I still remember the day when I finished War and Peace. It was both one of the most triumphant and most perplexing days of my reading life. Imagine me, on a hot summer day, having woken up early to devote the necessary hours to plow through the remaining hundred pages or so of this novel that had so completely dominated the previous month of my life. As I saw the finish-line approaching, my heart began to beat faster and faster—my mouth watered at the prospect of completing this iconic tome: a b I still remember the day when I finished War and Peace. It was both one of the most triumphant and most perplexing days of my reading life. Imagine me, on a hot summer day, having woken up early to devote the necessary hours to plow through the remaining hundred pages or so of this novel that had so completely dominated the previous month of my life. As I saw the finish-line approaching, my heart began to beat faster and faster—my mouth watered at the prospect of completing this iconic tome: a book big enough to brag about until the day I die. And then, fifty pages from the end, I reached “Part Two.” The curtain had just closed on the action of the novel; I had said my final goodbye to the characters I watched grow and mature and struggle for 1300 pages. What did Tolstoy have in store for me now? What I got—what all who struggle to the end of War and Peace get—is an essay on Tolstoy’s philosophy of history. A perplexing, pointless, pugnacious piece of writing that doesn’t seem to have anything to do with the grand story you have just completed. It makes about as much sense as if Tolstoy appended his grocery list to the back of the book. I remember finally reaching the end of it and thinking, “Man, Tolstoy wasn’t that smart, was he?” It is perhaps the greatest anti-climax in all of literature. So when I heard that Isaiah Berlin had written a famous book-length essay on the topic, I was intrigued. And when I came across a copy in a book store for only 35 cents, I picked it up and dug in. Turns out, Tolstoy was not as dumb as I had supposed. As Berlin explains, Tolstoy’s view of history is actually a sophisticated perspective—if a bit fatalistic. So, for any who, like me, were completely put off by Part Two of Tolstoy’s great novel, give this essay a read. It’s short enough to complete on a lazy afternoon, and goes a long way toward explaining that strange piece of writing. Tolstoy aside, the hedgehog vs. fox distinction is one that I will probably remember until I can't go to the bathroom by myself. It’s a brilliantly simple classification—one that I had been struggling to formulate for a long while before I’d heard of it. For example, when I was in Kenya learning about human evolution, I was told that there were two species of paleo-anthropologists: lumpers and splitters. Lumpers like to group skeletal remains under the same species-name; splitters like to create a new species for every bone they find. This tendency towards unity or plurality is one that seems to cut deep in intellectual life. William James discusses it at length in his book Pragmatism, using “pluralists” for foxes and “monists” for hedgehogs. But aside from that classification (which actually is a relatively minor part of this book), Berlin is worth reading for the writing alone. His prose is excellent—erudite, engaging, and eloquent. In fact, if there’s any flaw with his writing, it is that Berlin sometimes gets too enamored of his own silver-tongue. He will spin out long sentences, endlessly repeating and rewording the same idea, filling up whole pages with pleasant but redundant words. Luckily for him, he is almost as good a writer as he thinks he is.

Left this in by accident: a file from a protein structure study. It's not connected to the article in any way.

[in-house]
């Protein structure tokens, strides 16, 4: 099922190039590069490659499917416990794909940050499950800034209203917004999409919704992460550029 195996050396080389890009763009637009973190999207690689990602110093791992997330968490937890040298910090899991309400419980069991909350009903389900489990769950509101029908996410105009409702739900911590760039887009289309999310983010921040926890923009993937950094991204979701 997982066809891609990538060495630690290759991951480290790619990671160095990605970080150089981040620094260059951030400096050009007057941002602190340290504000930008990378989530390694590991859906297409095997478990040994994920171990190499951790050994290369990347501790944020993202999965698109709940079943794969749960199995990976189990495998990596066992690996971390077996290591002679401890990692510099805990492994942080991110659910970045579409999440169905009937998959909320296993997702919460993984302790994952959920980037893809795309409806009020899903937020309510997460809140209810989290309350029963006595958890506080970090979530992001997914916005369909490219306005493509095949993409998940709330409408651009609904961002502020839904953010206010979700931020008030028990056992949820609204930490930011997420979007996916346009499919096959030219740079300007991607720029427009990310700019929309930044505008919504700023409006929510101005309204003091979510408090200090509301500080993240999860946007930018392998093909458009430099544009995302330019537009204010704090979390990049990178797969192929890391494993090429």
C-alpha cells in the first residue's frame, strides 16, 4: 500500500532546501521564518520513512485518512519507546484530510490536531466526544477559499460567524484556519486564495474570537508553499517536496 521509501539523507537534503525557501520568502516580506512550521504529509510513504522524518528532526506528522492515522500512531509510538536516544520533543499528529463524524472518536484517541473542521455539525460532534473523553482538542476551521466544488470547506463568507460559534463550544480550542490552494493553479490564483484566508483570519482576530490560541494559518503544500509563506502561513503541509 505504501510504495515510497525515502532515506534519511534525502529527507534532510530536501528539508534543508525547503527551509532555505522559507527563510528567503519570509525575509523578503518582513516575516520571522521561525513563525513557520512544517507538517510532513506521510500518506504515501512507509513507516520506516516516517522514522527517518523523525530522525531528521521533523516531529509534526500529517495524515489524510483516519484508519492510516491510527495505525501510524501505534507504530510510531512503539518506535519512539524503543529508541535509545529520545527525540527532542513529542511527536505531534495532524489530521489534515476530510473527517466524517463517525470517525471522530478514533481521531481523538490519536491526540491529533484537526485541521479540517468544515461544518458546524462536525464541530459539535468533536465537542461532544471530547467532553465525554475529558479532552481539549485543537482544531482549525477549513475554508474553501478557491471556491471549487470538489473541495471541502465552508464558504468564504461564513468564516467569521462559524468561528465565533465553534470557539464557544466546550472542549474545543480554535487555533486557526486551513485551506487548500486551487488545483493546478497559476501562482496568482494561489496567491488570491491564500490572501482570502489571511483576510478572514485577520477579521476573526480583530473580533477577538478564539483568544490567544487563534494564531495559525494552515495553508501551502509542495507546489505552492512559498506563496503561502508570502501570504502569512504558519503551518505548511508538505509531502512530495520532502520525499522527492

6. 4 out of 5